This was a very well-written article. Great parallels. I'm a Michigan fan and this is the first time I've heard anything resembling Rodriguez getting sold out by the WVU administration. The media has painted this guy as the villain. So, it's nice to read the other side.

The NCAA as an organization is lame - a bunch of money hungry sleaze bags. This JoeCollege guy is just using a little ingenuity in his business. Call it the former American Way because the American Way this century comes with a contract, lawyers, media assassins, etc.

I find it comical that the NCAA has royally screwed the legacy of our Native American brothers by removing their historical tribes from the headlines. Now, how will the average person ever learn about the Illini or the Sioux other than what they read in test books in grade school...if they are even mentioned more than a paragraph.

The NCAA isn't alone on this one. I believe the Indian tribes had their lobbyists pushing for this also, is this not true? With sites like WIkipedia doing so well I would think that these tribes would want the recognition to keep their history alive in more places than a casino.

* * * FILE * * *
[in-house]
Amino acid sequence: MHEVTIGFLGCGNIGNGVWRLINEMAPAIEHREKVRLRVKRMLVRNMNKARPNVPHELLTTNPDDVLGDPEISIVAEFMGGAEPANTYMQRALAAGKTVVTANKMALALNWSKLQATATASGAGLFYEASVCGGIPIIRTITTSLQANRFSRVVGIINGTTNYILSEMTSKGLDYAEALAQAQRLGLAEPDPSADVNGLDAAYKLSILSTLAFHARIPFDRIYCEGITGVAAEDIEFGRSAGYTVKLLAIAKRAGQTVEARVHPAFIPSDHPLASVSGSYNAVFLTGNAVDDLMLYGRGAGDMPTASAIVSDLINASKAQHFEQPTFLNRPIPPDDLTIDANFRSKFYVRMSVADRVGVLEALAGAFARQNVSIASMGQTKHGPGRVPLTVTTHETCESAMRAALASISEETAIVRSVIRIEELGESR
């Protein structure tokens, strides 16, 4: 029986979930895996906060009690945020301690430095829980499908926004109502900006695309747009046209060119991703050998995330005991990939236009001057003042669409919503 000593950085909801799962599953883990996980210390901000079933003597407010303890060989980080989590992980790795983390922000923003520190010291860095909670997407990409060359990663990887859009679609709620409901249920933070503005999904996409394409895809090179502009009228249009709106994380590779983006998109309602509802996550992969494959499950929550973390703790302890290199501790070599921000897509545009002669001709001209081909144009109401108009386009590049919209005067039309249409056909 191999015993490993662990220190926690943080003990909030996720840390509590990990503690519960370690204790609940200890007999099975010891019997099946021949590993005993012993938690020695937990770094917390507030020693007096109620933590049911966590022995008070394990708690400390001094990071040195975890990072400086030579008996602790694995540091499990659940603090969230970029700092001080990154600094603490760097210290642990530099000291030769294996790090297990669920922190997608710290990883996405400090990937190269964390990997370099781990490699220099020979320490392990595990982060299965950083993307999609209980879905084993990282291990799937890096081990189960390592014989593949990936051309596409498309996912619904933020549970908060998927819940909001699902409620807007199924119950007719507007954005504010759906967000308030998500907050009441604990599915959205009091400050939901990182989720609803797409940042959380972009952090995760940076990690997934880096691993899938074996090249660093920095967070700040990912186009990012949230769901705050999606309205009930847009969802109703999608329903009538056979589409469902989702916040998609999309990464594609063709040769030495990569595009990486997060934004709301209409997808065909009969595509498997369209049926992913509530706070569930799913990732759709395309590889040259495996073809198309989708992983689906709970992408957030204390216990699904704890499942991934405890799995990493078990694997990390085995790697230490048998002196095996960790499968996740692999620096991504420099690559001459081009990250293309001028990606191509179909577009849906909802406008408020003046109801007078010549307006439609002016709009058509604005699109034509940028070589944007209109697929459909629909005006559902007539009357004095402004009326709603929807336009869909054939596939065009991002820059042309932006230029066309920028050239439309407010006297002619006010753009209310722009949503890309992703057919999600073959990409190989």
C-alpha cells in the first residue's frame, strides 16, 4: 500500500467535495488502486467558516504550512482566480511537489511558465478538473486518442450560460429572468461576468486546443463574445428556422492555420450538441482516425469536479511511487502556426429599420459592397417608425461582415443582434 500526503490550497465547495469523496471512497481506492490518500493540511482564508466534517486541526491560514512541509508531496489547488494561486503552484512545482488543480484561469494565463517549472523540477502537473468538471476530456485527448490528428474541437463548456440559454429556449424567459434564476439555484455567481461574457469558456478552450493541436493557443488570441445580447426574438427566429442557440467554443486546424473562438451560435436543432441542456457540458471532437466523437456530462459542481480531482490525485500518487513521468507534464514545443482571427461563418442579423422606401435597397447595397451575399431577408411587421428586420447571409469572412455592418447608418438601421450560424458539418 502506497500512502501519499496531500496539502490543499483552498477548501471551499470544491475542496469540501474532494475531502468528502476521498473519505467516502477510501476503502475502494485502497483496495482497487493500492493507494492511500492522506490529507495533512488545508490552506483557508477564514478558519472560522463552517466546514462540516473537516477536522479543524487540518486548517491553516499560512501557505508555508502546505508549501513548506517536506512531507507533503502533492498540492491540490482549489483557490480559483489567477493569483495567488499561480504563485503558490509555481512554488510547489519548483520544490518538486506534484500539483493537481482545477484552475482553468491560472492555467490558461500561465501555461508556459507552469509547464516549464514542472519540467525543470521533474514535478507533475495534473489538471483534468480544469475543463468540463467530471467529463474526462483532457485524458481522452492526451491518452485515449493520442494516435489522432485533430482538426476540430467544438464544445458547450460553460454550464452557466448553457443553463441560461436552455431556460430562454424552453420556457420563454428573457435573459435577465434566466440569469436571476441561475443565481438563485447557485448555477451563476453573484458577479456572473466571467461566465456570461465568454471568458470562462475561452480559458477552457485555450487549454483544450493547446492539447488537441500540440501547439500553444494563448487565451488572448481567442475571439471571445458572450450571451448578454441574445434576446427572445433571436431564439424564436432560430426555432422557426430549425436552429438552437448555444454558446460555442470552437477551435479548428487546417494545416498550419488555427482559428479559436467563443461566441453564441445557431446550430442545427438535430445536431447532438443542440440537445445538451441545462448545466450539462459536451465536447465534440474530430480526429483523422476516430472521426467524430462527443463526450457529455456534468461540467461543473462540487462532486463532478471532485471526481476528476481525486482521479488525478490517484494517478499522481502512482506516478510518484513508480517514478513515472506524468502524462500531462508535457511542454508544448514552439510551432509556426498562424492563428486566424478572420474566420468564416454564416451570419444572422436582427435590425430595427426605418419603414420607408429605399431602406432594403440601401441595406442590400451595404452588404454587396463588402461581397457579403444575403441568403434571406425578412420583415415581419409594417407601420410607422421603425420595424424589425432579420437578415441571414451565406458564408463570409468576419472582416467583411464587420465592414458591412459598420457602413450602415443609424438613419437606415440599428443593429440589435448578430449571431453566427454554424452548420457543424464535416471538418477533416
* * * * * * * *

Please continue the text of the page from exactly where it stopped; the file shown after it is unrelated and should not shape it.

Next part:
The NCAA is worse than professional sports. At least the players get paid out in the open. Pro sports don't hide the fact that they want to make money.

I was in Ann Arbor this past May and all the Michigan Nike apparel was on clearance because of the Adidas deal. Or, maybe it was the other way around. Anyhow, the point is that I just wanted a Michigan shirt. I didn't care if it was Nike or Adidas. I think the NCAA has forgotten about that.

I bought the one on clearance.

The views expressed in this blog are solely those of the author and do not reflect the views of CBS Sports or